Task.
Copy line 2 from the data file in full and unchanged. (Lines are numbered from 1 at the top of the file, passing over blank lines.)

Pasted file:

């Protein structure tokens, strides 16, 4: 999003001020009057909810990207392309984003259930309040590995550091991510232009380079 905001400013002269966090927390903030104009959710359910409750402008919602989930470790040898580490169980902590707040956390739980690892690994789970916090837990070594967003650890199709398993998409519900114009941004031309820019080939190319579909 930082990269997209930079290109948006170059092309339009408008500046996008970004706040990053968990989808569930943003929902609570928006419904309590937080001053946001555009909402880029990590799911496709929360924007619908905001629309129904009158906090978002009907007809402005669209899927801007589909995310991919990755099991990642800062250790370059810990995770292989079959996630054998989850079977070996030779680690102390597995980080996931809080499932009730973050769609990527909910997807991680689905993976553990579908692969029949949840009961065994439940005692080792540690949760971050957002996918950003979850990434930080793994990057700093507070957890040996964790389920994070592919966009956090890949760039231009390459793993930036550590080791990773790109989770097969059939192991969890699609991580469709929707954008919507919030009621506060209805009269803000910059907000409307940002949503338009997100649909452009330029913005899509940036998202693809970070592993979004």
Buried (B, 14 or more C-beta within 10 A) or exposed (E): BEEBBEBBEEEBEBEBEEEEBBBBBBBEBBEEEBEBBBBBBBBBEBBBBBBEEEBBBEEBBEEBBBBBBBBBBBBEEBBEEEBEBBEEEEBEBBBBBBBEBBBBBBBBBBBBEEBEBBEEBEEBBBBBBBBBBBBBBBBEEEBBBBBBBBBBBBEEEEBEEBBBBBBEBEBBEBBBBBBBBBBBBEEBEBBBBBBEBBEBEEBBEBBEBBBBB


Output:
Buried (B, 14 or more C-beta within 10 A) or exposed (E): BEEBBEBBEEEBEBEBEEEEBBBBBBBEBBEEEBEBBBBBBBBBEBBBBBBEEEBBBEEBBEEBBBBBBBBBBBBEEBBEEEBEBBEEEEBEBBBBBBBEBBBBBBBBBBBBEEBEBBEEBEEBBBBBBBBBBBBBBBBEEEBBBBBBBBBBBBEEEEBEEBBBBBBEBEBBEBBBBBBBBBBBBEEBEBBBBBBEBBEBEEBBEBBEBBBBB